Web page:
Ahmad Ahmad Memoirs (40)

Edited by Mohsen Kazemi

Ahmad Ahmad Memoirs (40)
Edited by Mohsen Kazemi
Soureh Mehr Publishing Company
(Original Text in Persian, 2000)
Translated by Mohammad Karimi

Back to Qezel Qal’eh

After the appeal court they took me to Qezel Qal’eh Prison. There, a Marxist came to me and said: “There is a prisoner in the 1st row who introduces himself as Javad Mansouri and knows you.” I was shocked by hearing it. After some hesitation I told him that I do not know him. I could not believe that Javad was there. It made me deeply thoughtful and worried. I was worried if Hezbollah had been blabbed and tolerating all those tortures and slashes were useless. But there was nothing to be worried about. Despite imprisonment of Javad, Saeed and me, heroic resistance of Javad and lack of information of Saeed Hezbollah had saved Hezbollah from the danger of SAVAK and being blabbed.
Javad sent another message to see me. I pretended that I did not know him, but in a suitable time I went to his cell and called him through the door’s hatch. I said: “Javad!” and he said: “Ahmad, is that you?!” I said yes and asked: “Are you alone there? Is it safe?” He answered: “Yes! It’s only me.” I asked him about the time of his arrest. He said that he had been arrested in June (1972) and known that I was in Qezel Qal’eh by hearing mu name through the loud speaker of prison. I told him that I had passed the first and appeals courts and sentenced to two years in prison. I noted him that his presence may change my conditions and make it worse. Javad said: “So, remember that I had no relation or contact with you.” I said: “So, do I. I have not said anything about you or even a word about Hezbollah.”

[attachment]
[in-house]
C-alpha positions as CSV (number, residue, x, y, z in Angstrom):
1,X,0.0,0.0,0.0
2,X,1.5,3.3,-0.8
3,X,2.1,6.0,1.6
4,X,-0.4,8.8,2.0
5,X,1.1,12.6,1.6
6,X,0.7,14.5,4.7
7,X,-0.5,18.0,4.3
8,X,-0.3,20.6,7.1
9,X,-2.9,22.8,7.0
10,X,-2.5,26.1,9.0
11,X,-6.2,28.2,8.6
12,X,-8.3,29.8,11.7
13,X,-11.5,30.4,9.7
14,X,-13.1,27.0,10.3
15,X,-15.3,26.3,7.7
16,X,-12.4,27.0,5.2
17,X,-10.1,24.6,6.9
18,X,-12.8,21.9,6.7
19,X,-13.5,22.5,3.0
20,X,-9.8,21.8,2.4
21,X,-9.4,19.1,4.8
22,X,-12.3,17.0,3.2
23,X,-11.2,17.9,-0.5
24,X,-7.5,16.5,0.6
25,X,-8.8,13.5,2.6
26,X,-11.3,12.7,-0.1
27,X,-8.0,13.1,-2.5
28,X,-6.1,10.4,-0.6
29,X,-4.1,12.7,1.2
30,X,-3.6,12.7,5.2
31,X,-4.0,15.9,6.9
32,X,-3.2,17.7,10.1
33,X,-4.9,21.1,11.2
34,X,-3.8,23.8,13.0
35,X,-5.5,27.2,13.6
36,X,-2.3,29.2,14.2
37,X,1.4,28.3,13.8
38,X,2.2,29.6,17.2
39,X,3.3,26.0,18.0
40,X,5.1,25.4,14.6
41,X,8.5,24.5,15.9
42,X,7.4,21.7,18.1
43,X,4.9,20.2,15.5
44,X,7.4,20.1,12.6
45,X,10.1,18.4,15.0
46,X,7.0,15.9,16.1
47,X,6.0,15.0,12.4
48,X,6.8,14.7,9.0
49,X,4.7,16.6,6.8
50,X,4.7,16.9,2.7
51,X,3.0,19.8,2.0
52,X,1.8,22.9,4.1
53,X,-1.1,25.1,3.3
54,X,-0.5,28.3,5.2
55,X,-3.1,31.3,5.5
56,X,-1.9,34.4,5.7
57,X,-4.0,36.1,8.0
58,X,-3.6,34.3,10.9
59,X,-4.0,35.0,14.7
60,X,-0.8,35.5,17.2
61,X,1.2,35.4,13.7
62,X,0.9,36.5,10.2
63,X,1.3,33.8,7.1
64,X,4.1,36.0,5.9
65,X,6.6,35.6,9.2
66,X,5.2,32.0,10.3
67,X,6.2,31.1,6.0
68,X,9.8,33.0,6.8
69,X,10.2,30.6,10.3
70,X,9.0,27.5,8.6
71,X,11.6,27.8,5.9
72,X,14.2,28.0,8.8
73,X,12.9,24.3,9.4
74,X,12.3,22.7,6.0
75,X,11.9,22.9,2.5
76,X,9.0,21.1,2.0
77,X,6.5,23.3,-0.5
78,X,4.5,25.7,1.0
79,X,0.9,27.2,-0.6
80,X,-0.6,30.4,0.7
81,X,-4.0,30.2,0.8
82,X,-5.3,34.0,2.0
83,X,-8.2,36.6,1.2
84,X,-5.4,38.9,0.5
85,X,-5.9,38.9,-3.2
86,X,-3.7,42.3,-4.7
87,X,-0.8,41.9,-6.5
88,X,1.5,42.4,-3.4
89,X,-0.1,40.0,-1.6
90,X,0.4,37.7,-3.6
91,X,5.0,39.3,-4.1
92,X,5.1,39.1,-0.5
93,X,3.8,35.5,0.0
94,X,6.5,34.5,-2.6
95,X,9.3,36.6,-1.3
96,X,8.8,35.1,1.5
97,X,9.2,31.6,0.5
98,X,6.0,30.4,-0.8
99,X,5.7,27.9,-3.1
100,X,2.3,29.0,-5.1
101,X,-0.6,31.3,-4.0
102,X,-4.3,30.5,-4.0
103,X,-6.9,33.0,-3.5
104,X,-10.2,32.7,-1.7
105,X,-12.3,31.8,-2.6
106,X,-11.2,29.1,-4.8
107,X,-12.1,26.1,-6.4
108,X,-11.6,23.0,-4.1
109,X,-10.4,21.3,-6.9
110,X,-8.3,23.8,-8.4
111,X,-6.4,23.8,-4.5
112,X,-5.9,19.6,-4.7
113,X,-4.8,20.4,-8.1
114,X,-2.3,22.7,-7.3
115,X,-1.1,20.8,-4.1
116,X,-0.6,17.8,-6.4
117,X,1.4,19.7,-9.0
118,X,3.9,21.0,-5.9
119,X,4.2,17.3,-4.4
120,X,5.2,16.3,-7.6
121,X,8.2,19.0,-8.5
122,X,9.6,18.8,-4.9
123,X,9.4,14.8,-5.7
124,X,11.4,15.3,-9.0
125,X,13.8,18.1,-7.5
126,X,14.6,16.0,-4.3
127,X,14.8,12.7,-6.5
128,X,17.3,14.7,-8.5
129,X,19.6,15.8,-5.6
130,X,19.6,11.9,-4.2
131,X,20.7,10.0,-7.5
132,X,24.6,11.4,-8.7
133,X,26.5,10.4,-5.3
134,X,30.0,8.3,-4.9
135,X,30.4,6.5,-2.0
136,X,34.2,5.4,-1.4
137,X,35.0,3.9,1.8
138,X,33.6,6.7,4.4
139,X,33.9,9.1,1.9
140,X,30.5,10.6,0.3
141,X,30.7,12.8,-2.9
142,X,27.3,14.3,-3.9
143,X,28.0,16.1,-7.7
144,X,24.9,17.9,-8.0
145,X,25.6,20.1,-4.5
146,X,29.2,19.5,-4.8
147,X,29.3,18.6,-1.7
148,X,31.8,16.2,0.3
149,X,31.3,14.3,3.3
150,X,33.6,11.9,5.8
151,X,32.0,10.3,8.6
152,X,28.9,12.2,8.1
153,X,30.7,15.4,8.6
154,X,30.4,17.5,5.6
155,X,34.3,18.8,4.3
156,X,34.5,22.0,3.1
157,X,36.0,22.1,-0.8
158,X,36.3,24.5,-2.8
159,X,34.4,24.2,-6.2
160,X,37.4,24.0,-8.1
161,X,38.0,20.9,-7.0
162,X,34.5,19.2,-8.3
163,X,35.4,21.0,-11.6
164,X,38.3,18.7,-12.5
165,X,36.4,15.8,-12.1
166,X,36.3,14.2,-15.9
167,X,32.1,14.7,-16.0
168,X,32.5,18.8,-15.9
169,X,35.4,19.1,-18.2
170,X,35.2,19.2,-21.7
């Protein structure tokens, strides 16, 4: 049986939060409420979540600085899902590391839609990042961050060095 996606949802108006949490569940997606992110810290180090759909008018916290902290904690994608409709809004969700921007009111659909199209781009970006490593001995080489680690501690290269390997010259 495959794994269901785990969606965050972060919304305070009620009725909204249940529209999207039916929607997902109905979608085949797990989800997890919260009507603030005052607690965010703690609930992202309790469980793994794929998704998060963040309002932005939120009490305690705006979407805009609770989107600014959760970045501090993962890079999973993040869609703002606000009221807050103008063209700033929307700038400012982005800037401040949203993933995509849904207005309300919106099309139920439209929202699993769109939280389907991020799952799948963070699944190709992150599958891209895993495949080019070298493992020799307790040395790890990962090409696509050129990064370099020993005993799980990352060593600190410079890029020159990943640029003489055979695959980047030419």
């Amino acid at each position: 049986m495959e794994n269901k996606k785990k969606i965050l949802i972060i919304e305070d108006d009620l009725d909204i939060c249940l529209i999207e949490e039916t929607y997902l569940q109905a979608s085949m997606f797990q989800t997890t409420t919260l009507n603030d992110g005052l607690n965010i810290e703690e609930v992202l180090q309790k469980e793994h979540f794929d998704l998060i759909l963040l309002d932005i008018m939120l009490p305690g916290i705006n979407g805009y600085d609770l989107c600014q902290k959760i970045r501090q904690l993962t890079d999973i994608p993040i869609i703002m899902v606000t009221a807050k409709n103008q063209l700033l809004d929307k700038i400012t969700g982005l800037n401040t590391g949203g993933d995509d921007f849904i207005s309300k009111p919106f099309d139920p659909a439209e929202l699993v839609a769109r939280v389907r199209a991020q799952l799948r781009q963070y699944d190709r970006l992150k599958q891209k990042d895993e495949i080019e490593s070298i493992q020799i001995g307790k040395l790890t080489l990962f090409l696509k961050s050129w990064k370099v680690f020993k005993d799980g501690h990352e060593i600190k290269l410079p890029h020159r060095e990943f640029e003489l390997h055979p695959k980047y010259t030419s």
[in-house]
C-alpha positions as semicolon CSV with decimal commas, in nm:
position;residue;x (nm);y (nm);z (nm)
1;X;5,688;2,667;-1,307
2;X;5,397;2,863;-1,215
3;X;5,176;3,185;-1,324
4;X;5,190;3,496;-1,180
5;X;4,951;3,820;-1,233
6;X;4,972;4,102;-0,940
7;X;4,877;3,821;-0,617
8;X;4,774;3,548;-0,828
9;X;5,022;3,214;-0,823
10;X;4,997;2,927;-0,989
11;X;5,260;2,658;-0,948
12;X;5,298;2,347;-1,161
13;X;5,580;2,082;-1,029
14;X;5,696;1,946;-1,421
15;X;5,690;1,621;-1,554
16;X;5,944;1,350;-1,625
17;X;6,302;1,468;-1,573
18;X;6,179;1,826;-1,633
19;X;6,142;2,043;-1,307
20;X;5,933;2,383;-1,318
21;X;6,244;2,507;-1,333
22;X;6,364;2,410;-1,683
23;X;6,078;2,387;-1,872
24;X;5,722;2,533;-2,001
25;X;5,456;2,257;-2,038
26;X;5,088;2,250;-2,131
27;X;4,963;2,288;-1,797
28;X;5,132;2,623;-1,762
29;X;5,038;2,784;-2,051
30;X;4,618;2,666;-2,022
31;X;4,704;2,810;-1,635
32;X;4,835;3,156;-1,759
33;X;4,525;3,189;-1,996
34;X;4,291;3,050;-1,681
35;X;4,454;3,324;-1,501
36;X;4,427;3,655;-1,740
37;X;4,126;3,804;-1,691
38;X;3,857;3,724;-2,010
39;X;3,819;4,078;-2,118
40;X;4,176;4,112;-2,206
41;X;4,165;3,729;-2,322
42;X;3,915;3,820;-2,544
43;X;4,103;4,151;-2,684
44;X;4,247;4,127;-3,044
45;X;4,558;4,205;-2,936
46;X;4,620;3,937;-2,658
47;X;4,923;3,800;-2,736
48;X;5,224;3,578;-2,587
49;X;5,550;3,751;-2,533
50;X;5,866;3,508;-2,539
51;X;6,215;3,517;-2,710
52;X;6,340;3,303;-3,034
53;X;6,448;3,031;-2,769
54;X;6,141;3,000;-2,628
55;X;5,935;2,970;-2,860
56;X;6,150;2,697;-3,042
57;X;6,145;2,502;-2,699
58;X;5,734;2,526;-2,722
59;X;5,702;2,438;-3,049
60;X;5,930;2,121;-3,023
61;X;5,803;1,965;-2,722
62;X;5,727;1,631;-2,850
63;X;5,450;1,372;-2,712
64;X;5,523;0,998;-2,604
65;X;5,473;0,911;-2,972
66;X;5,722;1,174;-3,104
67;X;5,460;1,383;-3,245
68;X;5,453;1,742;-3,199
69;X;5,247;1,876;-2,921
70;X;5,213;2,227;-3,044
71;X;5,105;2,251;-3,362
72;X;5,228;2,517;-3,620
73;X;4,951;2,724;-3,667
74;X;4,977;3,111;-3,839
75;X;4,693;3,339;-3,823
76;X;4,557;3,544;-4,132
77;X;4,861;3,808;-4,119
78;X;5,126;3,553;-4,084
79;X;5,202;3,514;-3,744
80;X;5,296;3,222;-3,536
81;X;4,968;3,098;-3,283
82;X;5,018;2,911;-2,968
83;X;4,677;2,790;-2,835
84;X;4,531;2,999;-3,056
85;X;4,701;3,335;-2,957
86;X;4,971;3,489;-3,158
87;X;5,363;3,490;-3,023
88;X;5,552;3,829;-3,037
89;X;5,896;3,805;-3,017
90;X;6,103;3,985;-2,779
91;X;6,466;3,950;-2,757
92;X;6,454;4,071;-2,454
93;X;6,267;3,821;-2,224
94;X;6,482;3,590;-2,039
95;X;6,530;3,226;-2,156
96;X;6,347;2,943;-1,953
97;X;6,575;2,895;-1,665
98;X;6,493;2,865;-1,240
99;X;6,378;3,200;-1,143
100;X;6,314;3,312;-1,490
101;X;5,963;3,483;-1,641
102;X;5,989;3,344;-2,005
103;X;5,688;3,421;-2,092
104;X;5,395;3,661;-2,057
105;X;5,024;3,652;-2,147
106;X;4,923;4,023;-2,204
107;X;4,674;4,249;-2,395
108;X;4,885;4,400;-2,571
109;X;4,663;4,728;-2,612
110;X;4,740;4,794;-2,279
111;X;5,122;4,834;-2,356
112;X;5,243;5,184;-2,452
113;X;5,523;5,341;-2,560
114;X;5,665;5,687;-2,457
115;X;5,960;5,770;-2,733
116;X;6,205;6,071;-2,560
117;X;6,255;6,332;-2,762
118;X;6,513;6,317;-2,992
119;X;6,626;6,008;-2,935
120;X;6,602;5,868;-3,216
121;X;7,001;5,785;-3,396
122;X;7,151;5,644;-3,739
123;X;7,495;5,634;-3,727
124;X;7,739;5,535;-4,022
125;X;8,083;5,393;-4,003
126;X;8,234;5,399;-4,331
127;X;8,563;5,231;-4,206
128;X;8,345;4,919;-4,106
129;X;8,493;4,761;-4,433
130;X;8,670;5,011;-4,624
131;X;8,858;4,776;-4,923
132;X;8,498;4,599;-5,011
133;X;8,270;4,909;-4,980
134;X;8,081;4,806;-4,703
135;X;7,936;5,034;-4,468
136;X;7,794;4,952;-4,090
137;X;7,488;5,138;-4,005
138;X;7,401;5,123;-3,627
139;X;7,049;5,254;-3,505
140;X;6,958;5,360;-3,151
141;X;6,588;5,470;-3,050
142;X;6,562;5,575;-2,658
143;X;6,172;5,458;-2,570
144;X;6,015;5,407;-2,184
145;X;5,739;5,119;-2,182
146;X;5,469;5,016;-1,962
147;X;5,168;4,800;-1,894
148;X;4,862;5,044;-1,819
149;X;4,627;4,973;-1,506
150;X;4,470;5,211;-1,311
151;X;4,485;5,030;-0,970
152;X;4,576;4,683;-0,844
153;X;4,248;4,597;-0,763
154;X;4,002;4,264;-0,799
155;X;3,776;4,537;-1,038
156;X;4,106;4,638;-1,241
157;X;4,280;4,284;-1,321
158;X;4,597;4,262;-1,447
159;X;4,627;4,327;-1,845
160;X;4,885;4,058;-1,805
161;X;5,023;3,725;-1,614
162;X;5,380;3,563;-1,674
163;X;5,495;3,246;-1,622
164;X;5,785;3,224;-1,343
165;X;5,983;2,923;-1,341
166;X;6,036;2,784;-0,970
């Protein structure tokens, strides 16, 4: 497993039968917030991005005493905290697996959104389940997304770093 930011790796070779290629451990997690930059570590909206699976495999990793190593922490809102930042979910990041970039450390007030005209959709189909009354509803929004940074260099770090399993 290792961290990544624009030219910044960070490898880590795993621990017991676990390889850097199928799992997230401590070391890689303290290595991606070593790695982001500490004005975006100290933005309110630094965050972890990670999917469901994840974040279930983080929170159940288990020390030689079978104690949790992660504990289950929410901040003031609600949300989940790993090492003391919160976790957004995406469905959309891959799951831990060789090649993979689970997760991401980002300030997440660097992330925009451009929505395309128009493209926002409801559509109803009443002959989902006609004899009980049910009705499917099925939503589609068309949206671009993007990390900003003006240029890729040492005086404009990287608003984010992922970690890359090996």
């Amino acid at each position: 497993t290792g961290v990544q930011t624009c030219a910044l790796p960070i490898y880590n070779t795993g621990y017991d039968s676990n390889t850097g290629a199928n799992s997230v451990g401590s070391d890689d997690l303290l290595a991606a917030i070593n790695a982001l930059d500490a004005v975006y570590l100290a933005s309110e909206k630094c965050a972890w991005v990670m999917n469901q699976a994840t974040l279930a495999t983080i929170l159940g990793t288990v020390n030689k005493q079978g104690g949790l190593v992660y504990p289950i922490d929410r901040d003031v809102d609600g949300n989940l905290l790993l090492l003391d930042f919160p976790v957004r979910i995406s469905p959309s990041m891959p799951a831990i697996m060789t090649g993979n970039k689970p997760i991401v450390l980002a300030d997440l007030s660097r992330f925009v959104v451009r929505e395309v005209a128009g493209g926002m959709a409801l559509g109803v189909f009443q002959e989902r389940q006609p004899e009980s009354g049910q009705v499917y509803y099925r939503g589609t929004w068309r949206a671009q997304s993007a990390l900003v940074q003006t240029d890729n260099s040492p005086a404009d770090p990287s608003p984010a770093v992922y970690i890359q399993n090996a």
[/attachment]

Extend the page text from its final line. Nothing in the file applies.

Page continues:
Visiting Javad Mansouri, my dear old believing, hard minded and resisting friend was prize for me. I told him: “Javad! Comparing to the previous prisons, this time is much harder because of the amount of tortures and beating. They beat and torture until you confess what they want to hear.” He said: “Thank God that I had not said anything yet.” I told him: “If you think that you cannot tolerate the tortures, I can afford you suicide pills.” His answer was surprising and interesting to me. He said: “No, Ahmad! I have not talked up to now and by God’s will I would resist. Don’t worry and trust God.”(1)
He informed me that Ezzat Shahi was still alive and the news about the names of the killed people in Ferdowsi Square car accident were wrong.

Once again, Qasr Prison

By the orders of military justice I was transferred to Shahrbani [the police] Prison on July 19th 1972. Since the prison was quarantined, they queued up us to frisk. They searched the mouth and all the cloths even the underwear. When it was my turn, the officer told me: “Open your mouth!” I said: “No. I won’t!” We were about to fight that another agent intervened and said: “Sir! He is a political prisoner and not addicted.” Then he said: “So, why he is here. Change his place.”
They took me to another room. It was about 2 o’clock in the afternoon that they came to me and said that I had to go to another prison. They took me to a bus. In the bus, they handcuffed my left hand to an addict’s. Moments later the addict said: “Hey, man; I don’t like to be handcuffed.” Then he opened it with a pin in less than few moments. He also taught me how to open it.
The bus was moving through the city streets. I found out that we were going to Qasr Prison. The prison that hosted(!) me in 1967 and 1966 along with INP members. When we reached to the gate of the prison, the addict locked the handcuff again. We entered Qasr Prison. After doing the usual paperwork they took me to Prison No. 4. (2) From the very early behavior of the Prison officials I found out there had been many changes made and prisoners and officials did not know me. It seemed they had all changed.